• Maybe there is but I haven’t found it yet, I would like to have a method to get a refund for apps, I may want to try them to know if they’re useful or I like them, if not I would like to uninstall them and get my money back since there is little user feedback.
  • Autocompletion on the search box could be nicer if it includes other users searches, not only apps names.
First apps I installed:
  • Google Search:
    Well…you get a link to google apps, they run on Safari so it’s like browsing Google Apps. You have a push Gmail notifier that will open your inbox in Safari.
    I guess I was hoping for something more, Google apps on Android are a real beauty.
  • IM+:
    An IM client, I have used it with Gtalk, it works fine most of the time.
    I got lot of FC (Force Close) at first, after an update it seems quite stable but I don’t like very much the interface.
    Here I noted how the notifications on iOS suck, I will talk about this later on this post.
    Now it works fine, when I’m browsing and someone talks to me, I change to IM+ app and I have to wait some seconds until the new messages are shown on the conversation window, it bothers me when I’m browsing and chatting because I can’t have a fast conversation, iPad is fast, IM+ is not.
  • Angry birds: Nothing to say here, it works great, fast and nice graphics.
  • Dropbox: I like this app, not very integrated in system as Dropbox for Android is, but it works fine.
  • Evernote: Very nice, fast, no problem at all.
Multitasking and notifications
Multitasking works fine with IM applications, IM+ uses push but it still drains the battery.
You can double press the button to see all apps “loaded in memory” and keep the finger on one of them to kill them.
Notifications are a joke, at least what I’ve seen, come on, it’s 2011!! notifications show a popup message or a number on the app icon. So I have to take a look to my desktop to know what’s happening or I see my web browsing interrupted when someone talks to me.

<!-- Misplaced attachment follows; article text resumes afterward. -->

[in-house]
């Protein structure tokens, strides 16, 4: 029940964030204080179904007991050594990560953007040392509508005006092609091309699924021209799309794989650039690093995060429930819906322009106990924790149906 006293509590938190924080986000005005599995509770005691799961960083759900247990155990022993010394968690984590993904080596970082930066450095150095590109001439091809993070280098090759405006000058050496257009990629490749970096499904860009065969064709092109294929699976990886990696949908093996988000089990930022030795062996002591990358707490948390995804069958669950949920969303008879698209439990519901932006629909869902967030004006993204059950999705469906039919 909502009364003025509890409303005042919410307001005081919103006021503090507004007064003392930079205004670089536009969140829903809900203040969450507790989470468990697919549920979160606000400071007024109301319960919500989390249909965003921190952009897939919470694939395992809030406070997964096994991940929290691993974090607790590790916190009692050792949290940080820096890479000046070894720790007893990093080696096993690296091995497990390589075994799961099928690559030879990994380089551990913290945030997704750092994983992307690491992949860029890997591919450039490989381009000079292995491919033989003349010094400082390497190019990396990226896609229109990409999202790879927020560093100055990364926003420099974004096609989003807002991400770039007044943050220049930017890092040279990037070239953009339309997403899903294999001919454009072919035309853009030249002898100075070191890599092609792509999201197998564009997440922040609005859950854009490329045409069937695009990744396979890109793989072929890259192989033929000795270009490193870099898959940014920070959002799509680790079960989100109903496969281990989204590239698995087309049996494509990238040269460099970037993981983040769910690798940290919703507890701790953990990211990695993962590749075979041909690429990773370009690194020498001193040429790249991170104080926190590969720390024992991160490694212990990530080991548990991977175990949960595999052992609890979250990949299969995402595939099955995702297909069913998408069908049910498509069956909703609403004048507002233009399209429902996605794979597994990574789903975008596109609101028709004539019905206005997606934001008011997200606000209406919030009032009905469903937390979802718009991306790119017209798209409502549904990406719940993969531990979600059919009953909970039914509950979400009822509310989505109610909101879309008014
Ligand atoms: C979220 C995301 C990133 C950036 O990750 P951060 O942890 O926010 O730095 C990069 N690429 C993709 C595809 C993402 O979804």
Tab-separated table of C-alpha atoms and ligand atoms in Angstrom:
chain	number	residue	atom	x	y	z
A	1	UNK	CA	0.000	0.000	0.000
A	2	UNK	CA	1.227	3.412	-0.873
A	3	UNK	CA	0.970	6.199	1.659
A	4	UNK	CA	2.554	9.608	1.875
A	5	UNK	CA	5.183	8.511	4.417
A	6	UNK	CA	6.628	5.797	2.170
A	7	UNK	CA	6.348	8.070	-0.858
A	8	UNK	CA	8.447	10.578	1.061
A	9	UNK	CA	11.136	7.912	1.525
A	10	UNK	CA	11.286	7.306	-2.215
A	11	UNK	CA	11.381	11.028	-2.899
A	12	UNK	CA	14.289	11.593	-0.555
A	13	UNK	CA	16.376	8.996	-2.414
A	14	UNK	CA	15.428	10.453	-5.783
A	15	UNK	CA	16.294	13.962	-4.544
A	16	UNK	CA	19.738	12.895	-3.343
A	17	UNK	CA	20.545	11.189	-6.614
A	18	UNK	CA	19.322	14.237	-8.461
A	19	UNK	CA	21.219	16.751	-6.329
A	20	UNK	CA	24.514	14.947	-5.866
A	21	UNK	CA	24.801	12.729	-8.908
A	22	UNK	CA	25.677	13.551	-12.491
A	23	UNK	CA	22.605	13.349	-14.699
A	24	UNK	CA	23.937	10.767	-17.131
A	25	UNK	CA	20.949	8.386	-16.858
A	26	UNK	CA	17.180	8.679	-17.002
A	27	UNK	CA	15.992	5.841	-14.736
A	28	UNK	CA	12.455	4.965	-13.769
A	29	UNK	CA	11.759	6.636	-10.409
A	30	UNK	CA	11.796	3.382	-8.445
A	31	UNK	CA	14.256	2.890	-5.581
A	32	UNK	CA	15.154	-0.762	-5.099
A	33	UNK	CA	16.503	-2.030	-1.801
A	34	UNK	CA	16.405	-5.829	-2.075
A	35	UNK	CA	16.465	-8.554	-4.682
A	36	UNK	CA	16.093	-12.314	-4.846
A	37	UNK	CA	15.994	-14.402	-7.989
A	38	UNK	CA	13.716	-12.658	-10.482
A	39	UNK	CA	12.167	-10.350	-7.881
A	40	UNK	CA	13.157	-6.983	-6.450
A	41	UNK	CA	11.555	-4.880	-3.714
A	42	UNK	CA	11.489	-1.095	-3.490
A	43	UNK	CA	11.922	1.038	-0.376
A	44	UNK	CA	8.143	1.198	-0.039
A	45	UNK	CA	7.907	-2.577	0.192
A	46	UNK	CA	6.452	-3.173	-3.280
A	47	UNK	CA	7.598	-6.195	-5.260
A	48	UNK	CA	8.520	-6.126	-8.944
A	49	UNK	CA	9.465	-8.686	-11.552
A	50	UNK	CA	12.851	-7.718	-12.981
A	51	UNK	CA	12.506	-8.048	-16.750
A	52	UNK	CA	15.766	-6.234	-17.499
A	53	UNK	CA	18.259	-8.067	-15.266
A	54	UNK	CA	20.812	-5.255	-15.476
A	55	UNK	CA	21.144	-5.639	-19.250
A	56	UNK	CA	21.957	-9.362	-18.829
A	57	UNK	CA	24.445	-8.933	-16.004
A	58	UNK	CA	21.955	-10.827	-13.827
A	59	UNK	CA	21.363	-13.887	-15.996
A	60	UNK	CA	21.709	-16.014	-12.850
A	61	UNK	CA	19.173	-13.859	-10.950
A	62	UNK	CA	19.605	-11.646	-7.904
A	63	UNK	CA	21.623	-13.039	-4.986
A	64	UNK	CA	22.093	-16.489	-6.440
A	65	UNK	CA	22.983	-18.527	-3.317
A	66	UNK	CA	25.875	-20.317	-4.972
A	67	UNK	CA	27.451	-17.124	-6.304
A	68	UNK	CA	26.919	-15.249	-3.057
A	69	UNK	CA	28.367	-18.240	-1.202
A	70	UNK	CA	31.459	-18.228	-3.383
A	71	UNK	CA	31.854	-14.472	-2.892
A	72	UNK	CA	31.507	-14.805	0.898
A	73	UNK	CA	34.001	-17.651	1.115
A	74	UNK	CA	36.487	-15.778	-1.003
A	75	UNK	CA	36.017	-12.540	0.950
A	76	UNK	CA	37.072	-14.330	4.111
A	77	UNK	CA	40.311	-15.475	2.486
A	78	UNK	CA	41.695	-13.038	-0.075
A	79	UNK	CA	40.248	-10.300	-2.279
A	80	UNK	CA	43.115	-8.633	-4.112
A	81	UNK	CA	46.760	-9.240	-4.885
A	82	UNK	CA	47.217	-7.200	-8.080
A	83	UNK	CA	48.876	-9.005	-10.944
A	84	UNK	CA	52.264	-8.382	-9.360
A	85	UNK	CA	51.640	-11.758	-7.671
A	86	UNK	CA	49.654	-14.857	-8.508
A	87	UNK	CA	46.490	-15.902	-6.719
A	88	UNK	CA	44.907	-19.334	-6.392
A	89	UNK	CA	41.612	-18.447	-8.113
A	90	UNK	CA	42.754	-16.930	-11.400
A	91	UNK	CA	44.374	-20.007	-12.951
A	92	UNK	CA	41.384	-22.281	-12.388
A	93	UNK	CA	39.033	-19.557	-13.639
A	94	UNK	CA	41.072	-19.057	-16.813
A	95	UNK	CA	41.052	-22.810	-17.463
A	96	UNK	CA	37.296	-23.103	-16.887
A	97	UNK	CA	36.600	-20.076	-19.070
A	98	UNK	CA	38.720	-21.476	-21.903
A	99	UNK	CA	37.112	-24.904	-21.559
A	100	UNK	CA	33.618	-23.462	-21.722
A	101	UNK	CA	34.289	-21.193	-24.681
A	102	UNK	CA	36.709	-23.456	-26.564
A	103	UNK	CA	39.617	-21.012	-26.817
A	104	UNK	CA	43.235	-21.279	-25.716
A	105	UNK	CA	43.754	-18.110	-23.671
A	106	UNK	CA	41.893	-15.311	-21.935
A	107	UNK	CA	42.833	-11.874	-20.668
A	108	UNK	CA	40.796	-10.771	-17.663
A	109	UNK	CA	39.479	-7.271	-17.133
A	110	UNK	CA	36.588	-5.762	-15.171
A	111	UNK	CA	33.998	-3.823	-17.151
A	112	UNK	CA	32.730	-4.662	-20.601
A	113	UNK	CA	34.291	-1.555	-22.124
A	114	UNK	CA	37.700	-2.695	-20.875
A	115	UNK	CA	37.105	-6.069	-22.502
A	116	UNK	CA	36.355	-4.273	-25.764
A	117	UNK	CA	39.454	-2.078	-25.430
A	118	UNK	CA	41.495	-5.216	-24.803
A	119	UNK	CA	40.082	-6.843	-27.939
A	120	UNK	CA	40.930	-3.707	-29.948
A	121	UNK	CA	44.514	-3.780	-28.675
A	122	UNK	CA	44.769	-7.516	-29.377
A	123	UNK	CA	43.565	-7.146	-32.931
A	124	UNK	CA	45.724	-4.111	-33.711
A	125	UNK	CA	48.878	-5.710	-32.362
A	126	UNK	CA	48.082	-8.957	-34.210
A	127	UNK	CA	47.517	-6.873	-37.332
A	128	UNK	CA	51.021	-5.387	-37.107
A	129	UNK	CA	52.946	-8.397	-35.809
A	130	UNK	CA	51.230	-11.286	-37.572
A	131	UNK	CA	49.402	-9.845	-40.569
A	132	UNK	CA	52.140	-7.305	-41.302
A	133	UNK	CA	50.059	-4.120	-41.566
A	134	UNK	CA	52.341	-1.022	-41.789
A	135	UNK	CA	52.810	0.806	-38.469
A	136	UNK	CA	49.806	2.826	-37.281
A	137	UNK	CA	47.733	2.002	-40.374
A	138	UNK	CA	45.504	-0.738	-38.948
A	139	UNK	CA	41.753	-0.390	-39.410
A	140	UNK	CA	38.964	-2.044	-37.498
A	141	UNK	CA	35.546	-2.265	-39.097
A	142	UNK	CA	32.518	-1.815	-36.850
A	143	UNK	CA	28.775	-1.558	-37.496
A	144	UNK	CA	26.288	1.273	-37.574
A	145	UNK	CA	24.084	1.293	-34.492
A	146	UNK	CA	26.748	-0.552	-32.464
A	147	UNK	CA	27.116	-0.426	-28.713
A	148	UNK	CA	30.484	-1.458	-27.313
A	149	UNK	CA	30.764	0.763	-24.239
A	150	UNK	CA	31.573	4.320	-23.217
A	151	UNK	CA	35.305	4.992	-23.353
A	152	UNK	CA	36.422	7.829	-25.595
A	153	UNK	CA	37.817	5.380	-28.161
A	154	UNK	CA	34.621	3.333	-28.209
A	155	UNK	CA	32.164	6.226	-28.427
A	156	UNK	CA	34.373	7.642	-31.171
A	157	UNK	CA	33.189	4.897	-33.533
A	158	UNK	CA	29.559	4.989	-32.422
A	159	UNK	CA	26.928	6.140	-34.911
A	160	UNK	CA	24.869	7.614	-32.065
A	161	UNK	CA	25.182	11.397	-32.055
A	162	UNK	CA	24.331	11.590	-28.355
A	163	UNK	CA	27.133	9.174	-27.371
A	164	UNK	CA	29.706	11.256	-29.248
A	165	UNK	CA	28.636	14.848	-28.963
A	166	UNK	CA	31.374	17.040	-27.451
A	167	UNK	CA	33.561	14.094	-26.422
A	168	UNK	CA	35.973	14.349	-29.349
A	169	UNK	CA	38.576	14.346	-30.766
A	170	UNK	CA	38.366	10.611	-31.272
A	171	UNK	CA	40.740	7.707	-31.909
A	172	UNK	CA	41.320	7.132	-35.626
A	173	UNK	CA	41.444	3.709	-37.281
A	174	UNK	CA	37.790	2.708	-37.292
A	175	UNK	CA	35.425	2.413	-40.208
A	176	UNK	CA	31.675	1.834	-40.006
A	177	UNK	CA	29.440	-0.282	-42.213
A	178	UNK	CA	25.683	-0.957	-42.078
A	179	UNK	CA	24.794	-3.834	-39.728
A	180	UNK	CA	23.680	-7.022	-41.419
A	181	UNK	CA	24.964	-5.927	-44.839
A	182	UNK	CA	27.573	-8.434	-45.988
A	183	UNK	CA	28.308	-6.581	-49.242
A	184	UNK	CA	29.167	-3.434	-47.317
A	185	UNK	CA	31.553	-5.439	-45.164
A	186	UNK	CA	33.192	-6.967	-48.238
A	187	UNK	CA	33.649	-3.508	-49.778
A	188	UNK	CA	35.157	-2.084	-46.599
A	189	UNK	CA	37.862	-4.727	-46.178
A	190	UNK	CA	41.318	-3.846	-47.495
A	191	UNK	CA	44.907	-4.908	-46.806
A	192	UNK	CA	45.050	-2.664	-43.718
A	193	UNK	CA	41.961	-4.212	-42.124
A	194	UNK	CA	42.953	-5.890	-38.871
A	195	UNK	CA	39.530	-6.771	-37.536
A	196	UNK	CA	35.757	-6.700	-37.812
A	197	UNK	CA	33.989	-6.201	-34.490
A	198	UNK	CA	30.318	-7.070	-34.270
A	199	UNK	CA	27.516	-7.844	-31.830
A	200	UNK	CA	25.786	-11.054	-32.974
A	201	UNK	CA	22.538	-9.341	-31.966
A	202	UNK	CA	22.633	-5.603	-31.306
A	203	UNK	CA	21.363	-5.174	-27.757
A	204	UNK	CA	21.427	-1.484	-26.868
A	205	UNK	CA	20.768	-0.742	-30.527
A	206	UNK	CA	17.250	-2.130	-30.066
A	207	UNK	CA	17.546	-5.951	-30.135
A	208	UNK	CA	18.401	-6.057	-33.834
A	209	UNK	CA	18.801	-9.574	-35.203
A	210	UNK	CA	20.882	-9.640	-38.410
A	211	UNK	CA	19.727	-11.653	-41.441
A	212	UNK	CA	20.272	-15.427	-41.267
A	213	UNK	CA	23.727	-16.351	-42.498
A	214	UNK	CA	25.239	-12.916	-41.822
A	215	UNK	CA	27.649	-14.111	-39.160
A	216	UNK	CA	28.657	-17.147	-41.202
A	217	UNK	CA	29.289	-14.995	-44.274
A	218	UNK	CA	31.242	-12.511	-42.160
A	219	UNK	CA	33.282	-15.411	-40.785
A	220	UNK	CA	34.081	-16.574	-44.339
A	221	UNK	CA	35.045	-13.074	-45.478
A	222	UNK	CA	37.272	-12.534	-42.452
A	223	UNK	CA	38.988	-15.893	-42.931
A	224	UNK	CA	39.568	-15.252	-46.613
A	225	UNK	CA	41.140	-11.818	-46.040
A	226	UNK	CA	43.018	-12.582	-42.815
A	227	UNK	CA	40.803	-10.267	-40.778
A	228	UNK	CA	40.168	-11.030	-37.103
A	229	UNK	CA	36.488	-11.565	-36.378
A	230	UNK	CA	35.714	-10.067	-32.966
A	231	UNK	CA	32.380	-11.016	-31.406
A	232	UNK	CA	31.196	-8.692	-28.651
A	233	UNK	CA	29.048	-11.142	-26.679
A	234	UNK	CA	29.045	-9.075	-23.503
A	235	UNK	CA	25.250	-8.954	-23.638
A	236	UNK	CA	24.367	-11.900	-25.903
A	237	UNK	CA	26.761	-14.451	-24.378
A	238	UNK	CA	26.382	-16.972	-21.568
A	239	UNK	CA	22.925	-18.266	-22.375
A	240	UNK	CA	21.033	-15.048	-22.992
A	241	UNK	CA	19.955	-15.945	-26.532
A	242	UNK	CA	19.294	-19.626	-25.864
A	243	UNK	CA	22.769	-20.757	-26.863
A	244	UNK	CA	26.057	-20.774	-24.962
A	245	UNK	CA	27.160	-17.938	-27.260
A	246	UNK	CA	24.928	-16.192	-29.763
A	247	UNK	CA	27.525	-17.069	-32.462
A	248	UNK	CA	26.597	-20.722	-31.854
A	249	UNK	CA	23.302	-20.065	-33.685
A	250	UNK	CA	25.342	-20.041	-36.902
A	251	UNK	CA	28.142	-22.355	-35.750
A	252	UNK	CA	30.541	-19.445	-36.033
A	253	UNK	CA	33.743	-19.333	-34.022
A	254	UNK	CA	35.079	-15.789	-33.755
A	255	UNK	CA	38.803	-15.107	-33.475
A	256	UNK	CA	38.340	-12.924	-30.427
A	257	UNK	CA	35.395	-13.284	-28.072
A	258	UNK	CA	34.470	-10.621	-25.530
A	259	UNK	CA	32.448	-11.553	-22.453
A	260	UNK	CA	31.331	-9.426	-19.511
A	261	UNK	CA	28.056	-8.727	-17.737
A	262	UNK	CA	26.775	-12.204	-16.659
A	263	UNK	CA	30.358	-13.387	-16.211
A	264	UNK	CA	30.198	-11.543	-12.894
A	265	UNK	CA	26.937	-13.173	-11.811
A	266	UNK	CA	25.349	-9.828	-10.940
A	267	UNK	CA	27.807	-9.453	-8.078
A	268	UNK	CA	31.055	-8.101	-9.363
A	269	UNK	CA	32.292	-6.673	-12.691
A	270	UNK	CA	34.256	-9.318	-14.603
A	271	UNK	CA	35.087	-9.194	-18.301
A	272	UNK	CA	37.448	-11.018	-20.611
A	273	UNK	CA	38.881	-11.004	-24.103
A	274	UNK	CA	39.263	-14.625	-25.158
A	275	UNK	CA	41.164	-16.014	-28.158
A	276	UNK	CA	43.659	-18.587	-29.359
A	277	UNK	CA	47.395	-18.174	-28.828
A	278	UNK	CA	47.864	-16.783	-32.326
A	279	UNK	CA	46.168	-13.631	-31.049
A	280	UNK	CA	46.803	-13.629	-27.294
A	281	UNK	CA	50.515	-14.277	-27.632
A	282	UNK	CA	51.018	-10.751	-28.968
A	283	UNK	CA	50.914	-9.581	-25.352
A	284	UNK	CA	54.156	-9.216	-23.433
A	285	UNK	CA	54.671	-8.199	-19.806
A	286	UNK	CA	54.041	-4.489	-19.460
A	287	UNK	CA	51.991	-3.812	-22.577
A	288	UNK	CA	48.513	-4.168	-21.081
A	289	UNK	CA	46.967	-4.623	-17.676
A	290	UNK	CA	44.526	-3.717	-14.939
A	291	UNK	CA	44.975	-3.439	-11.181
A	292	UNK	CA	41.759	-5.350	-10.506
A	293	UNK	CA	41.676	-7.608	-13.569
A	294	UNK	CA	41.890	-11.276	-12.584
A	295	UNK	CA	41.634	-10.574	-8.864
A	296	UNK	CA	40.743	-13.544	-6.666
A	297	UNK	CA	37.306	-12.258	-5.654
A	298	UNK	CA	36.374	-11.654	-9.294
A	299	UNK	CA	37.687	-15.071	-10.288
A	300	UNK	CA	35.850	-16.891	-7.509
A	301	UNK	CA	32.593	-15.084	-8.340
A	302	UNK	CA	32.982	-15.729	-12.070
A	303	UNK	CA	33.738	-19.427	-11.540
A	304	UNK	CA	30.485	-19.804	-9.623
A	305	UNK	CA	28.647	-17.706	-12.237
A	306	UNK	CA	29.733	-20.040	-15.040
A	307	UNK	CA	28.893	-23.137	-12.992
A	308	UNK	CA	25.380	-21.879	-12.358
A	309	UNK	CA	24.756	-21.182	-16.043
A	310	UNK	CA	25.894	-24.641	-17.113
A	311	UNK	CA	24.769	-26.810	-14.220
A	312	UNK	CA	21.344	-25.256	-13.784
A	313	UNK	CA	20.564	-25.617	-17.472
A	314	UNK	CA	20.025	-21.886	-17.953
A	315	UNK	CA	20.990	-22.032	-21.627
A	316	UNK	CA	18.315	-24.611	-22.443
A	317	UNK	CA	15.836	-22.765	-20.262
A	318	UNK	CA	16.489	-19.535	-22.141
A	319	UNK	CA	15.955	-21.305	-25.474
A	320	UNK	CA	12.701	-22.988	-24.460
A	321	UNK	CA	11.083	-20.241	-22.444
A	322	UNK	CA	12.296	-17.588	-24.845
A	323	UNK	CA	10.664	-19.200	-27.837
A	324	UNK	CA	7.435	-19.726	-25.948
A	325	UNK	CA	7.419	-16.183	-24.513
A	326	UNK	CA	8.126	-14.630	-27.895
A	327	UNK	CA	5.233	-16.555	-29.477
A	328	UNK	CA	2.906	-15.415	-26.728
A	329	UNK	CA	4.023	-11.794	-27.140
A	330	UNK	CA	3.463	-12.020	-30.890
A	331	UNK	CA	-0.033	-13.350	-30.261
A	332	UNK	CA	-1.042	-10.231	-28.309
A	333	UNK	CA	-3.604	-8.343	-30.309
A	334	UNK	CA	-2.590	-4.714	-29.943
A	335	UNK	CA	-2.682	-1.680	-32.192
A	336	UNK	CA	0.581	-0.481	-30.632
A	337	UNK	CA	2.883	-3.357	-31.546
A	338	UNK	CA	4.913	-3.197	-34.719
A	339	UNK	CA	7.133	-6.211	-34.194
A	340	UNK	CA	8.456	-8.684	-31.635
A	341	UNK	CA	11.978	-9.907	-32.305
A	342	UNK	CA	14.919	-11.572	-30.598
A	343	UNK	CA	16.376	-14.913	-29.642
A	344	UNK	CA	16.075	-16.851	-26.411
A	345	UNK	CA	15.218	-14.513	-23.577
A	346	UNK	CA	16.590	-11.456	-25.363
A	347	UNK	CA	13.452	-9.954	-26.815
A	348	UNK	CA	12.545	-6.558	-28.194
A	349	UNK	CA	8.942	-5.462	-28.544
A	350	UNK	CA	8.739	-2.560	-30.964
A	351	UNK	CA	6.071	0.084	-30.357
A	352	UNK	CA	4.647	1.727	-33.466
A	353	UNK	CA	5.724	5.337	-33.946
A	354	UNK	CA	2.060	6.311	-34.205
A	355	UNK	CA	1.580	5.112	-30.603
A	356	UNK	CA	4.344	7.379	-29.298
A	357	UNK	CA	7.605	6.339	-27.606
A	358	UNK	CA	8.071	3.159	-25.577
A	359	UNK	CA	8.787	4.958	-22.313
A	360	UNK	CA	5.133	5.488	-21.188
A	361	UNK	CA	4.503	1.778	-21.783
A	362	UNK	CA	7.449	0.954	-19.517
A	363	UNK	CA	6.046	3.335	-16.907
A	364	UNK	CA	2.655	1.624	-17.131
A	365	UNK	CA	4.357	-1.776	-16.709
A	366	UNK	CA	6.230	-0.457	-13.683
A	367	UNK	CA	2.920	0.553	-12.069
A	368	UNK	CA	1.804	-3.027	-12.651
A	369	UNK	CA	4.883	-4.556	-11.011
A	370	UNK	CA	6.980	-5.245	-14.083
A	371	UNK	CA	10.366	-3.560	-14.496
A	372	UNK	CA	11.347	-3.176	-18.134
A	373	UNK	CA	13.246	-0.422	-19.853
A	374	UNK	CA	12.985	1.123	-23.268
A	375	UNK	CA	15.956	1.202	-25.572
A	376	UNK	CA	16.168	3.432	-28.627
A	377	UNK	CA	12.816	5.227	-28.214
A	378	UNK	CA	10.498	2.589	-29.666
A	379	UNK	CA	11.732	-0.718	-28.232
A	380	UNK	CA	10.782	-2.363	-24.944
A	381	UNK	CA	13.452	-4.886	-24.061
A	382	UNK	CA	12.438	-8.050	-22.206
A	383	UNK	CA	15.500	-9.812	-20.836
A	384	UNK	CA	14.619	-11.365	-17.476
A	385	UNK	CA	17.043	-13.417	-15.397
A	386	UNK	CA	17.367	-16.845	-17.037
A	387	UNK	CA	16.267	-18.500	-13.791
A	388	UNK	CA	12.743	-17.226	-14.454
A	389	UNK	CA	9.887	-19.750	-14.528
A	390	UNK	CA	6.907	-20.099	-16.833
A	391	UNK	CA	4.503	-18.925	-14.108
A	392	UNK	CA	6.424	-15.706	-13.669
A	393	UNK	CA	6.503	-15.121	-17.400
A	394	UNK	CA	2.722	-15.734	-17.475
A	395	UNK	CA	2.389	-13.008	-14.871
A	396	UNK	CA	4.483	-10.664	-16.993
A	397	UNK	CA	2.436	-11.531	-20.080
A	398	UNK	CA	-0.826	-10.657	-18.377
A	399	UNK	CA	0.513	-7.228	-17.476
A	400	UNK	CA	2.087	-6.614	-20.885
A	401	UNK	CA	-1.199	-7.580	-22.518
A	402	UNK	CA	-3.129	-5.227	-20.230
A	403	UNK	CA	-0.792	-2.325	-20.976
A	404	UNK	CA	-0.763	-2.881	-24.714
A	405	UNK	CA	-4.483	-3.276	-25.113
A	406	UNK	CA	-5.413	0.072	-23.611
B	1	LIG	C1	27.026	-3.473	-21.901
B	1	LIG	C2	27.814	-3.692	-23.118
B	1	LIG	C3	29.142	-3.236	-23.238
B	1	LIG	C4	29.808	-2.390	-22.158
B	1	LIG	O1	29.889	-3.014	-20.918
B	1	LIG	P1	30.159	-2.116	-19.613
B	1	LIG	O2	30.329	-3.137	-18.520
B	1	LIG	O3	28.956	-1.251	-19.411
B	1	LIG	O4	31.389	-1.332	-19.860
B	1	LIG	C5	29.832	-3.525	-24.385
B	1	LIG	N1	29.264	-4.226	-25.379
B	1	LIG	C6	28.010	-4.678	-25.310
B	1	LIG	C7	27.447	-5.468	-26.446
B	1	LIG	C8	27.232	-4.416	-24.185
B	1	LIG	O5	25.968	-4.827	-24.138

I think iOS5 implements notifications like Android or WebOS…that’s nice, nice and late!
This is what I really don’t like about iOS user experience, they really need to redesign all the notifications and information system. I know GUIs Apple policy but I really hate notifications now.

March 22, 2011

Opera Mini 6 – First Impressions on Android

Filed under: Android, Software — Tags: , , , — guilleml @ 9:39 am

Opera Mini 6 was released today and I’m a big fan so I’ve already downloaded and I’ve been playing with it for a while.The update can be found on the market and on the opera website.

After installing you can notice the new look, the color now is black, an opera icon on the settings menu, not much, I think the interface was and is good.

Loading on Android is faster, much faster. With version 5.x everytime you change the focus, for example if someone talks to you on gtalk, you had to reload Opera which tooks a few seconds and a loading screen. Most of the time you lose the page you were in.

Now, in version 6, loading is near instantaneous, no more fear to use several apps at the same time even on my old G1.

Speed Dial is still there, loading web pages is as fast as version 5, I didn’t notice neither faster nor slower.

First change on browsing, you need double tap to zoom in, and double to zoom out, just like chrome for android. You can click links in the zoom out view, again just like the stock browser.

It’s a multitouch enabled browser so you can pinch zooming.

Another think I liked a lot is the posibility to hide the navigation and address bar but keeping the android status bar, so you will still be able to see incoming notifications while having a near-full screen browser, you can always open the menu and address bar by pressing the menu button. I really needed this on version 5, thank you Opera, good work.

On the menu is another button to share links through the android share menu, so you can choose between bluetooth, dropbox, evernote, gmail, sms, reader, twitter, whatsapp…or whatever social software you have installed. I used to copy the link and paste it on a new mail, this is easier and faster.

For the moment this is the differences I’ve notices at first view, I’m sure there will be more. If you like Opera browser I recommend you to try this version, if not, I recommend you to try it anyway, Opera Mini uses very little data traffic since web pages are processed and adapted in their servers, it uses much less power because less processing is needed and well…it is fast, the fastest I’ve ever tried on android.